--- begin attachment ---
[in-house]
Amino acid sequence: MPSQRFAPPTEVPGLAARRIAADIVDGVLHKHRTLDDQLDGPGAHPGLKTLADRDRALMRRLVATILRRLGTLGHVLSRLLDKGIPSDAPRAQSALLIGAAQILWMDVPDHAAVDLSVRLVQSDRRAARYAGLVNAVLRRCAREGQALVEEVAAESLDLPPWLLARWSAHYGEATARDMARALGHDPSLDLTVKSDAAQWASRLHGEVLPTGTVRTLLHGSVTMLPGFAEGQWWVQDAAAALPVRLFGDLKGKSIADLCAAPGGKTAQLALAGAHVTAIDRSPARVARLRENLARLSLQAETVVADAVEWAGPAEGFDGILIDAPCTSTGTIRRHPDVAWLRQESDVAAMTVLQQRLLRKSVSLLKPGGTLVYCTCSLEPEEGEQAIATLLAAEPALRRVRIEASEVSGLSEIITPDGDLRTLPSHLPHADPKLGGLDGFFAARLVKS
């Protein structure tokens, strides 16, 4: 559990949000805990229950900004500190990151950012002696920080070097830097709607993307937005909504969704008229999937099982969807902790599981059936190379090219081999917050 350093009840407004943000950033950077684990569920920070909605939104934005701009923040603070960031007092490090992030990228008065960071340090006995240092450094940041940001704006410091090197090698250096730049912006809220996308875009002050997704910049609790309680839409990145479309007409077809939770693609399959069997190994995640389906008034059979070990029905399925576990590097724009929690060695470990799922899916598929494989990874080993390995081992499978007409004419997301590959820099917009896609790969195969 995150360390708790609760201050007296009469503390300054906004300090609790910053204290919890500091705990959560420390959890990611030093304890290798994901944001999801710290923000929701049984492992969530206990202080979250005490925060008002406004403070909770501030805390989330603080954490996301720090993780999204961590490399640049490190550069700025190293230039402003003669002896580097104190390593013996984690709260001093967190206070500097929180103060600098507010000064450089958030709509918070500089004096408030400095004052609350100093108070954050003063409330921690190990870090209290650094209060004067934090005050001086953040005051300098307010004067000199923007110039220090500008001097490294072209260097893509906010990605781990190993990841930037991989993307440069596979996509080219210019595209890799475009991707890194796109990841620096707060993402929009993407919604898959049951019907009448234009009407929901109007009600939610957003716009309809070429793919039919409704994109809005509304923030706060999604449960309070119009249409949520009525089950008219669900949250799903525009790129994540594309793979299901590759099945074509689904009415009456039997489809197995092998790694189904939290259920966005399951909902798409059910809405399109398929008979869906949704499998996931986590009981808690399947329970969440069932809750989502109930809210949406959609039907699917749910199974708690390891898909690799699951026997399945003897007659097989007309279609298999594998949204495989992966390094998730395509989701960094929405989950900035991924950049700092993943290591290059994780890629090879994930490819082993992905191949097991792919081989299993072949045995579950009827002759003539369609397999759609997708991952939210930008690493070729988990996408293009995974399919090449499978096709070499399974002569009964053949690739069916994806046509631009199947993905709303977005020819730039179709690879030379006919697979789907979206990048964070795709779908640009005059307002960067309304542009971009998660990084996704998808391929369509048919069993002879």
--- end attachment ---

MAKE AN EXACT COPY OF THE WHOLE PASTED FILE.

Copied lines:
[in-house]
Amino acid sequence: MPSQRFAPPTEVPGLAARRIAADIVDGVLHKHRTLDDQLDGPGAHPGLKTLADRDRALMRRLVATILRRLGTLGHVLSRLLDKGIPSDAPRAQSALLIGAAQILWMDVPDHAAVDLSVRLVQSDRRAARYAGLVNAVLRRCAREGQALVEEVAAESLDLPPWLLARWSAHYGEATARDMARALGHDPSLDLTVKSDAAQWASRLHGEVLPTGTVRTLLHGSVTMLPGFAEGQWWVQDAAAALPVRLFGDLKGKSIADLCAAPGGKTAQLALAGAHVTAIDRSPARVARLRENLARLSLQAETVVADAVEWAGPAEGFDGILIDAPCTSTGTIRRHPDVAWLRQESDVAAMTVLQQRLLRKSVSLLKPGGTLVYCTCSLEPEEGEQAIATLLAAEPALRRVRIEASEVSGLSEIITPDGDLRTLPSHLPHADPKLGGLDGFFAARLVKS
């Protein structure tokens, strides 16, 4: 559990949000805990229950900004500190990151950012002696920080070097830097709607993307937005909504969704008229999937099982969807902790599981059936190379090219081999917050 350093009840407004943000950033950077684990569920920070909605939104934005701009923040603070960031007092490090992030990228008065960071340090006995240092450094940041940001704006410091090197090698250096730049912006809220996308875009002050997704910049609790309680839409990145479309007409077809939770693609399959069997190994995640389906008034059979070990029905399925576990590097724009929690060695470990799922899916598929494989990874080993390995081992499978007409004419997301590959820099917009896609790969195969 995150360390708790609760201050007296009469503390300054906004300090609790910053204290919890500091705990959560420390959890990611030093304890290798994901944001999801710290923000929701049984492992969530206990202080979250005490925060008002406004403070909770501030805390989330603080954490996301720090993780999204961590490399640049490190550069700025190293230039402003003669002896580097104190390593013996984690709260001093967190206070500097929180103060600098507010000064450089958030709509918070500089004096408030400095004052609350100093108070954050003063409330921690190990870090209290650094209060004067934090005050001086953040005051300098307010004067000199923007110039220090500008001097490294072209260097893509906010990605781990190993990841930037991989993307440069596979996509080219210019595209890799475009991707890194796109990841620096707060993402929009993407919604898959049951019907009448234009009407929901109007009600939610957003716009309809070429793919039919409704994109809005509304923030706060999604449960309070119009249409949520009525089950008219669900949250799903525009790129994540594309793979299901590759099945074509689904009415009456039997489809197995092998790694189904939290259920966005399951909902798409059910809405399109398929008979869906949704499998996931986590009981808690399947329970969440069932809750989502109930809210949406959609039907699917749910199974708690390891898909690799699951026997399945003897007659097989007309279609298999594998949204495989992966390094998730395509989701960094929405989950900035991924950049700092993943290591290059994780890629090879994930490819082993992905191949097991792919081989299993072949045995579950009827002759003539369609397999759609997708991952939210930008690493070729988990996408293009995974399919090449499978096709070499399974002569009964053949690739069916994806046509631009199947993905709303977005020819730039179709690879030379006919697979789907979206990048964070795709779908640009005059307002960067309304542009971009998660990084996704998808391929369509048919069993002879």